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Through the Eyes of an Animal

By Optical Express

Most of us have probably caught our pet staring at something and wondered what it is they see – and do they see it the same way we do?

While it's hard to say for sure exactly what another creature's vision is like, we can make a good guess based on the structure and cells of their eyes, as well as the way they respond to certain behavioural tests.

Drawing on scientific evidence, we've created a series of graphics to give you an idea of how four different animals see – although owing to the amazing visual abilities of some creatures, some are easier to represent than others!

What's in an eye?

Much of what we can tell about an animal's vision comes from the eye itself – especially two important types of cell called rods and cones. Rods work well in the dark and are responsible for night vision, while cones – which function better in bright conditions – help us perceive colours.

Different types of cones respond to different colour wavelengths, so we can get an idea of the colours animals can and can't see well by looking at how many of each type of cone they have.

Humans have three types of cone corresponding to red, green and blue, but – and it's only fairly recently we've discovered this – not only can most animals see colour too, but many can see into the ultraviolet spectrum, allowing them to detect colours invisible to us.

What else do we know?

There are other ways of telling what animals might see. The position of the eyes on their head suggests their visual field – the scope of their vision, and whether they focus with both eyes (binocular vision) or each eye independently (monocular vision – most birds have this!)

Scientists are also interested in the concept of Flicker Fusion Threshold. In simple terms, this is the "frames per second" we see – for instance, human FFT is generally reckoned to be 60Hz. If a light turns on and off at a rate of 60 times per second, we'll see a continuous light rather than a flicker – which is, in fact, exactly what's happening every time we watch TV or look at a computer monitor.

Behavioural tests have shown that different animals have very different FFTs. Most insects have incredibly high visual refresh rates, for instance: they would see a movie as a series of slow-moving images rather than a moving picture.

What do dogs see?


Dogs' eyes have two types of cone cells that detect yellow and blue, so they can distinguish between these hues – although they probably see red, yellow and green as one colour, and blue and purple as one too. Some studies suggest that dogs can see into the ultraviolet spectrum too.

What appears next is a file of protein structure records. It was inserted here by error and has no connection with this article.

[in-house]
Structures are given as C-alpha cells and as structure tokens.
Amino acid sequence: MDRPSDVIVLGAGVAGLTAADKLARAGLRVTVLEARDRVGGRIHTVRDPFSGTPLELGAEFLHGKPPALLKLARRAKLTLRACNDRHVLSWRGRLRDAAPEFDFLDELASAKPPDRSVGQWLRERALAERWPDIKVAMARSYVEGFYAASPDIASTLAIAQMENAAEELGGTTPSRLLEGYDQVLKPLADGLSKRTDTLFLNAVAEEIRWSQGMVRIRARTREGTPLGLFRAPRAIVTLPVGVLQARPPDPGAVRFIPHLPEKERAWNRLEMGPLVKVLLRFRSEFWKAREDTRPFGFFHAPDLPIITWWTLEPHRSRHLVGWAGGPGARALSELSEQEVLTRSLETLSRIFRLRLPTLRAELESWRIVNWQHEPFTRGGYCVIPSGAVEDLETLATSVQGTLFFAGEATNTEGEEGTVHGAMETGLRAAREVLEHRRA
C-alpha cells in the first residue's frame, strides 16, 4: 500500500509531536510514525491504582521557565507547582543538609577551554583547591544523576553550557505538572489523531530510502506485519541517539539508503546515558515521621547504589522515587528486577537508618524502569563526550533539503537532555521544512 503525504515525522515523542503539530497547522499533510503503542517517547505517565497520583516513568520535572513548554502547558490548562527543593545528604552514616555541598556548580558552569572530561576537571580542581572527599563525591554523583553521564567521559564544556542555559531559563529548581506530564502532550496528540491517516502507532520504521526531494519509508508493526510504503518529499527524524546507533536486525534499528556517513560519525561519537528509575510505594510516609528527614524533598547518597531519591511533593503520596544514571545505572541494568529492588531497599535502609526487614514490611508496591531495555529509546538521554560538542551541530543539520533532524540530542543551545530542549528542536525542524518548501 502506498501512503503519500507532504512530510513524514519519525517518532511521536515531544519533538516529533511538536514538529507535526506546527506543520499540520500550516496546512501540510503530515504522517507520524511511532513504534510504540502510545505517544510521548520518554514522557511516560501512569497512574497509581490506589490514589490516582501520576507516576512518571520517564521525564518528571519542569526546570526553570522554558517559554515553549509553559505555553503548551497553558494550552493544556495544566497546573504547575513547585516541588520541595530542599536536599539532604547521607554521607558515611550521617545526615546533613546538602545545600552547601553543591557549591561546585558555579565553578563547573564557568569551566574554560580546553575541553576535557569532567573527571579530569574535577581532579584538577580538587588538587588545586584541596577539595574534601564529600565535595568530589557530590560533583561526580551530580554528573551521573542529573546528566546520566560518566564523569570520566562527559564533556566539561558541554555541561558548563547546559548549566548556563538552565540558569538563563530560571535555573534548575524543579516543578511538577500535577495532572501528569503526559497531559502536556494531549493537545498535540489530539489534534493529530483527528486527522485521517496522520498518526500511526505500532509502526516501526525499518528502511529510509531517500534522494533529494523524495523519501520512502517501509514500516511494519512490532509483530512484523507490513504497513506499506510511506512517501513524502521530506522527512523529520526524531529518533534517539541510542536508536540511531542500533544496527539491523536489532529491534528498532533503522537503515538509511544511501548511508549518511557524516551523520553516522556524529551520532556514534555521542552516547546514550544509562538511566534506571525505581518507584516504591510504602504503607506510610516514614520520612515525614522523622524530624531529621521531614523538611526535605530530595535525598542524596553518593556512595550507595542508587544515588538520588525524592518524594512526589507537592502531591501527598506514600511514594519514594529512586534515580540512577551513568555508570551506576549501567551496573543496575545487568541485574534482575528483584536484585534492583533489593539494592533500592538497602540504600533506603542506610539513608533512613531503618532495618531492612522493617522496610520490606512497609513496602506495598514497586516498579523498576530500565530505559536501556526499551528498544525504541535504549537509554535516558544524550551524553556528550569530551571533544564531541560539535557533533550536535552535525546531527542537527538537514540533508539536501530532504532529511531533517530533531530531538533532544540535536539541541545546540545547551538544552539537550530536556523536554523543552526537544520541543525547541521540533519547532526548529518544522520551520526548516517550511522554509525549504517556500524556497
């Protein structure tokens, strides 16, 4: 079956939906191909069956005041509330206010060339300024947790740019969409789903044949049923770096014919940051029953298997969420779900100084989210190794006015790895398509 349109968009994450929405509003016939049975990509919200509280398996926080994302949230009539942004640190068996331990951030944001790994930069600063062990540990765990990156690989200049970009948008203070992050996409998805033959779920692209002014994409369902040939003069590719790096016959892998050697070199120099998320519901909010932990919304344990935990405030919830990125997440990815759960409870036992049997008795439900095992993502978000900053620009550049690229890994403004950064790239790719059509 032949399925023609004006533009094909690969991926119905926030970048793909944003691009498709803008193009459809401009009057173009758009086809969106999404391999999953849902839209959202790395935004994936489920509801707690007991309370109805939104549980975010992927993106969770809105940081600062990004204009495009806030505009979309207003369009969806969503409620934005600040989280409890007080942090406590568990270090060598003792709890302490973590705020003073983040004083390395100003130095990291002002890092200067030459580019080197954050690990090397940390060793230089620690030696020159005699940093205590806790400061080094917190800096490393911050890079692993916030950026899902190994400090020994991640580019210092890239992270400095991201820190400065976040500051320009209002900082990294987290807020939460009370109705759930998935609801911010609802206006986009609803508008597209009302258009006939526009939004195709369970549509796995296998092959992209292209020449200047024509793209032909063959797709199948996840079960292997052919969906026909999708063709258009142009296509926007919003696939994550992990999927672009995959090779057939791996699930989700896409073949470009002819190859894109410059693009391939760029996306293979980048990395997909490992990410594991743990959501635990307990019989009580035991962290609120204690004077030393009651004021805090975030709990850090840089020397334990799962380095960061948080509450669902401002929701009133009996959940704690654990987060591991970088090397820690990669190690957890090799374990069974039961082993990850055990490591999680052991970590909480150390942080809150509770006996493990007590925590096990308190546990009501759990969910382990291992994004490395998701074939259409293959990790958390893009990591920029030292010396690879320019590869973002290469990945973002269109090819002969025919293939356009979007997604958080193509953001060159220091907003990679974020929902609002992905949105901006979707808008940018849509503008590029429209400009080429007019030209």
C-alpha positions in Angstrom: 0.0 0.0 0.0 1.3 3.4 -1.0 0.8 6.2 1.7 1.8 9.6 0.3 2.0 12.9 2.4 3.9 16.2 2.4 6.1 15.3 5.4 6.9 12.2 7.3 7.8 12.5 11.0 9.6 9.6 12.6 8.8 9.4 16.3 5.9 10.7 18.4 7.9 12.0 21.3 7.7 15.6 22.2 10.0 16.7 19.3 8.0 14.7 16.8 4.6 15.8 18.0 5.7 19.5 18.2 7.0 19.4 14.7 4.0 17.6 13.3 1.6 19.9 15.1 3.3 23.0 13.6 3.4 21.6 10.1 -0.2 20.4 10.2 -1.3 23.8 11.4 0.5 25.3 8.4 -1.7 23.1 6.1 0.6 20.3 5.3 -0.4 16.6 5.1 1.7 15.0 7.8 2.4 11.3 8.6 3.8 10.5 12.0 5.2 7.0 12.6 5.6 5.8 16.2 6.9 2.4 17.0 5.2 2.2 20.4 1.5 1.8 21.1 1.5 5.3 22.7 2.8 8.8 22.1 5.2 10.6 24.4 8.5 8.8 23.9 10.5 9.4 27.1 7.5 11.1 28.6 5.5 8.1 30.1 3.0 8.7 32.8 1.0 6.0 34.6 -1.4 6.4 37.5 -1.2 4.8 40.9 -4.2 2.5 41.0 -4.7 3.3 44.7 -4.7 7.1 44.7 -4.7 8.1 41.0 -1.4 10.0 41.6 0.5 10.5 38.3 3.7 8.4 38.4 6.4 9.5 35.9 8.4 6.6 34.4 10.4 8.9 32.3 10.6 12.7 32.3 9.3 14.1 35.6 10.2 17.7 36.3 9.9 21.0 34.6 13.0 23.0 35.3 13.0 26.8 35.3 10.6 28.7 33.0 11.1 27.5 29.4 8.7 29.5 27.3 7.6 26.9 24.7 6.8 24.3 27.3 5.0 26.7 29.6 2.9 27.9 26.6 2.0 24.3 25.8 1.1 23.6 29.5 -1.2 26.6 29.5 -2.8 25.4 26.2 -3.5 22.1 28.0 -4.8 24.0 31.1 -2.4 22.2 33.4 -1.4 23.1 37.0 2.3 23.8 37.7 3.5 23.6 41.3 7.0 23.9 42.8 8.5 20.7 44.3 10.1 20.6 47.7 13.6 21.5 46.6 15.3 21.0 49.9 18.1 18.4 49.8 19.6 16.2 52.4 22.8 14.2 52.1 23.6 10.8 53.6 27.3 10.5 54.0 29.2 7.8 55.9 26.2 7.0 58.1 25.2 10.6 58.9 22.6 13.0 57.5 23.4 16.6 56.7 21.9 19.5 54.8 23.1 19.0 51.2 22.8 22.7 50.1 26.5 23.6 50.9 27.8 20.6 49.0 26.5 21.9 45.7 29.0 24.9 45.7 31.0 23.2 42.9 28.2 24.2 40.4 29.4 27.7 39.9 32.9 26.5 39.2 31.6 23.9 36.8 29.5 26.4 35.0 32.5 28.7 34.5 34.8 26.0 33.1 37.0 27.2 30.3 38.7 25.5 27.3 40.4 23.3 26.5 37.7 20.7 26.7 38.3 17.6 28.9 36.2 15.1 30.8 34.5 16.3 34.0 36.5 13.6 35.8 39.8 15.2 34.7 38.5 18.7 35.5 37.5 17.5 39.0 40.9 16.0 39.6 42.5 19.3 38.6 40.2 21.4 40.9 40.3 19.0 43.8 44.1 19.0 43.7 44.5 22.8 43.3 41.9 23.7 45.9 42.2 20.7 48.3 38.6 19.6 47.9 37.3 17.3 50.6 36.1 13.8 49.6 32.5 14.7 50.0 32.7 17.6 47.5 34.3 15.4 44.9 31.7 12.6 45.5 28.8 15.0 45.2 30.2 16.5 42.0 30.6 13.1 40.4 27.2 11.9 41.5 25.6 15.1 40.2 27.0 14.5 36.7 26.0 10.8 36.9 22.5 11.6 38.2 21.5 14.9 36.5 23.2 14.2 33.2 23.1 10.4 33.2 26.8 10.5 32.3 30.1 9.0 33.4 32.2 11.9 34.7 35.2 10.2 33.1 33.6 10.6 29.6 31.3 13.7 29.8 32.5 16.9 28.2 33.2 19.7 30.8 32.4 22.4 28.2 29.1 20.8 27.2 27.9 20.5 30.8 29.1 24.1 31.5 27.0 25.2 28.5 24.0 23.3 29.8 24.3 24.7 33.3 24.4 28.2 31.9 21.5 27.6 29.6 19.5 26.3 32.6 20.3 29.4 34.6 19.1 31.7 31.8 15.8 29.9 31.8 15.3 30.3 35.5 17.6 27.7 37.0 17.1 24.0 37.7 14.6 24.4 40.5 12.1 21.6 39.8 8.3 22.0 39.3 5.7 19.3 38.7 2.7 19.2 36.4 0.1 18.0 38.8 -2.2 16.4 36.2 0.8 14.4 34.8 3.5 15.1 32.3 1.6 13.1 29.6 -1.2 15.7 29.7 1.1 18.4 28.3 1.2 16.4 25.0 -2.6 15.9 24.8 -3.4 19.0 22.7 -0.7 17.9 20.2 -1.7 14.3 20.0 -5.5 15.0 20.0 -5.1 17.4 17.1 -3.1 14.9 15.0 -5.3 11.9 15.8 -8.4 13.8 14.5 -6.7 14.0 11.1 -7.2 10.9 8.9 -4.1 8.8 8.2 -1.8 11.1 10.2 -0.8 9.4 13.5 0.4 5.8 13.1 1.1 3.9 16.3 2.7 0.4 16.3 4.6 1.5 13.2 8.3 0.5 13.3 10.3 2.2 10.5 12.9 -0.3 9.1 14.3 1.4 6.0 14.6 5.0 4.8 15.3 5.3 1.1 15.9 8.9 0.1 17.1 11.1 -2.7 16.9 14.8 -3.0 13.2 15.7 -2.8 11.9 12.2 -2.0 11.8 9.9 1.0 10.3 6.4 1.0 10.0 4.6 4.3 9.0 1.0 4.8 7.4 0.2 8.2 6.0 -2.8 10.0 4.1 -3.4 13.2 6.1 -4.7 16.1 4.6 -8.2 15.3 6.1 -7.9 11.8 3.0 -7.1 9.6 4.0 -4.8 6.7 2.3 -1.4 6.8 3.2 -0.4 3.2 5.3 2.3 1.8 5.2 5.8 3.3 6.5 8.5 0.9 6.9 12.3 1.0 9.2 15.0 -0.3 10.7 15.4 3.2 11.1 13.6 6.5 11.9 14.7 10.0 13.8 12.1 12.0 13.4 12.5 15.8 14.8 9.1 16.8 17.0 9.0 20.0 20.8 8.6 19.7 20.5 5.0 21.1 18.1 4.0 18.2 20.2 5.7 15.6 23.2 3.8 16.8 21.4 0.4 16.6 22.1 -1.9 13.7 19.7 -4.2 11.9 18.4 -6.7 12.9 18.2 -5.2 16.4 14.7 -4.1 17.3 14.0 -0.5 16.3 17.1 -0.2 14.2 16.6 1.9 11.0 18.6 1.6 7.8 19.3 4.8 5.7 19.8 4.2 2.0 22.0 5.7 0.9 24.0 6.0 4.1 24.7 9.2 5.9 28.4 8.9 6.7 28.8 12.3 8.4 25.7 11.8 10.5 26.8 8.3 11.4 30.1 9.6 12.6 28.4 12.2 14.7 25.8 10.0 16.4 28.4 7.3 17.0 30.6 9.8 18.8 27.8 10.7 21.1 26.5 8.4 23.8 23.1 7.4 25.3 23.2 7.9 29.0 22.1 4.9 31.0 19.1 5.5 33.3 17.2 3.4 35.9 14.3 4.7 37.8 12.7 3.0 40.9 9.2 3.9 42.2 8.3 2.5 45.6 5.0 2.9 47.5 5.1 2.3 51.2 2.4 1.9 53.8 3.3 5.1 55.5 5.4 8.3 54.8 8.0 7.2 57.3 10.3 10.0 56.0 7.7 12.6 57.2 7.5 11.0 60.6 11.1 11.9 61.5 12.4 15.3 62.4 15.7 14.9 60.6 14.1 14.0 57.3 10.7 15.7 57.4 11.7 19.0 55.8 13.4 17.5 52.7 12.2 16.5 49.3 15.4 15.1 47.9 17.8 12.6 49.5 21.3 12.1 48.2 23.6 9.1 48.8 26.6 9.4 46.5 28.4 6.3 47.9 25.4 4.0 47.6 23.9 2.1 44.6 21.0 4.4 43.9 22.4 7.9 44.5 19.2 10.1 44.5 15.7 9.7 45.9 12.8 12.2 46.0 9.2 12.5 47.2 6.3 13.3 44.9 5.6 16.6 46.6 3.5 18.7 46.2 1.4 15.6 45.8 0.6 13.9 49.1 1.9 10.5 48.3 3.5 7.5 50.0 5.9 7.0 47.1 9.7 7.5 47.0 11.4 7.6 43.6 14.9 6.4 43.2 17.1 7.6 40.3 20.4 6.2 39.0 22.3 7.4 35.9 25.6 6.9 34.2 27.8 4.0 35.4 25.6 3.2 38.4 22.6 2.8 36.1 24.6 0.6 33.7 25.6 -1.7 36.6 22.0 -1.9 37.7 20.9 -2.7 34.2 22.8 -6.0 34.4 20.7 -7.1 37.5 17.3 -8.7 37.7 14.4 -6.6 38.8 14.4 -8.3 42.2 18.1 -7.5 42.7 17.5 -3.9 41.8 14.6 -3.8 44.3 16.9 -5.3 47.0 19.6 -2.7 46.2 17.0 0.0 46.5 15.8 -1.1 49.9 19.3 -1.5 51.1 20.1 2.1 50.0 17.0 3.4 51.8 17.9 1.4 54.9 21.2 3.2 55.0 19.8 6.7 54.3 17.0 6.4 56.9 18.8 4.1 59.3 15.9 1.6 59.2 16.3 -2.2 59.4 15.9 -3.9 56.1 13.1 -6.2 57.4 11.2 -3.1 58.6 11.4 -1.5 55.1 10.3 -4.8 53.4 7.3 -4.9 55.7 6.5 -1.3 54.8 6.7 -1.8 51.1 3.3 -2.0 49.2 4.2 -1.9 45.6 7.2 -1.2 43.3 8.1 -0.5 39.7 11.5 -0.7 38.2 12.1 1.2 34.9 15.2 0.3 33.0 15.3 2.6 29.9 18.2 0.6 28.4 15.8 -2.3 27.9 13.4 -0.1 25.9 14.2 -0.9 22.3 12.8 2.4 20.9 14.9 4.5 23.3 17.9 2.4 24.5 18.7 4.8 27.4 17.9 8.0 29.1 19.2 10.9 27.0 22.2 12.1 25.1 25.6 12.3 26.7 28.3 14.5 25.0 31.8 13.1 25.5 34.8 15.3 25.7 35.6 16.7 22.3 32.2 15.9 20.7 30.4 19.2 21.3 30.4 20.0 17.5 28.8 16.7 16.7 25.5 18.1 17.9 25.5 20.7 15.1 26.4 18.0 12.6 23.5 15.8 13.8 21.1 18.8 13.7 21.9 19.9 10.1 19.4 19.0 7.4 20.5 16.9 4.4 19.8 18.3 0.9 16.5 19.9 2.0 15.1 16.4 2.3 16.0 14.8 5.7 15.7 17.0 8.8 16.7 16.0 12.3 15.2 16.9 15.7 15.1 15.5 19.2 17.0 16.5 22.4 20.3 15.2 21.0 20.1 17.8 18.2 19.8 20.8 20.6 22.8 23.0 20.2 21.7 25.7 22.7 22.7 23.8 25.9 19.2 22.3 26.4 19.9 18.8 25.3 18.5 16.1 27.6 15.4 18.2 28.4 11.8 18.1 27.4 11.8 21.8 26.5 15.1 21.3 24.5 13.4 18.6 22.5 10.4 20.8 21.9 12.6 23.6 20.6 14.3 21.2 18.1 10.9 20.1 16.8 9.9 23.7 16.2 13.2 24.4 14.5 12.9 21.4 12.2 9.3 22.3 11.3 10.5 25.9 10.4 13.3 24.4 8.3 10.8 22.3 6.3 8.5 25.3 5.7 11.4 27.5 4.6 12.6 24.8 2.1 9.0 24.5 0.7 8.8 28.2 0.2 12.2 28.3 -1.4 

Their eyesight isn't as sharp as ours: it's believed to be about six times blurrier, although dogs have much better night vision. This is because their eyes have more rod cells, as well as a reflective structure called a tapetum that acts as a mirror to maximise light – this is also why dogs' eyes sometimes seem to glow in the dark!

What do cats see?


Cats have excellent night vision and have great control over their pupils, which lets them adjust to different lighting conditions. However, they're particularly short-sighted as their eyes can't change the shape of their lenses the way ours can. Its thought they have trouble focusing on objects further than about 18 feet away.

We're still not quite sure about their colour vision – some tests suggest they can see three colours, like we can, while others indicate only two, like dogs. They seem to have few of the cone cells that detect red, so may have difficulty seeing this colour.

What do bees see?


Bees see very differently to us. Like many insects, they see a rich and detailed ultraviolet world, so many flowers that look ordinary to us could be a riot of colours and markings to a bee. They have the "fastest" colour vision in the animal kingdom: they can easily distinguish individual flowers in a large field.

Bees also have compound eyes, so each eye has thousands of lenses rather than just one, each one providing a different picture. Their flicker fusion threshold is about 300Hz, five times faster than humans – which means they essentially see in "bullet time" (and can easily dodge being swatted!)

What do mantis shrimp see?


Mantis shrimp have the most bizarre and fascinating visual system known to science. It's debated whether they even truly "see" at all – some biologists claim their eyes work almost like a radar, sweeping the area in front of them to provide incredibly rich information, which appears to be processed in the eyes themselves rather than the brain.

The middle of their eyes have six rows of onmatidia, or facets, each of which has a different function, such as detecting certain wavelengths of light. Their eyes contain up to 16 different photoreceptors, which puzzles scientists as it's known that only three or four are necessary for fine colour discrimination – this would suggest they can distinguish billions upon billions of fine gradations of colour, including in the infrared and ultraviolet spectrums.

Why mantis shrimp need or have such incredibly sensitive vision is a mystery – it's been suggested they may use it to communicate secretly, using sections of the electromagnetic spectrum invisible to most creatures. It's believed that studying their unique optical system could help us improve high-tech components in DVD readers and cameras.

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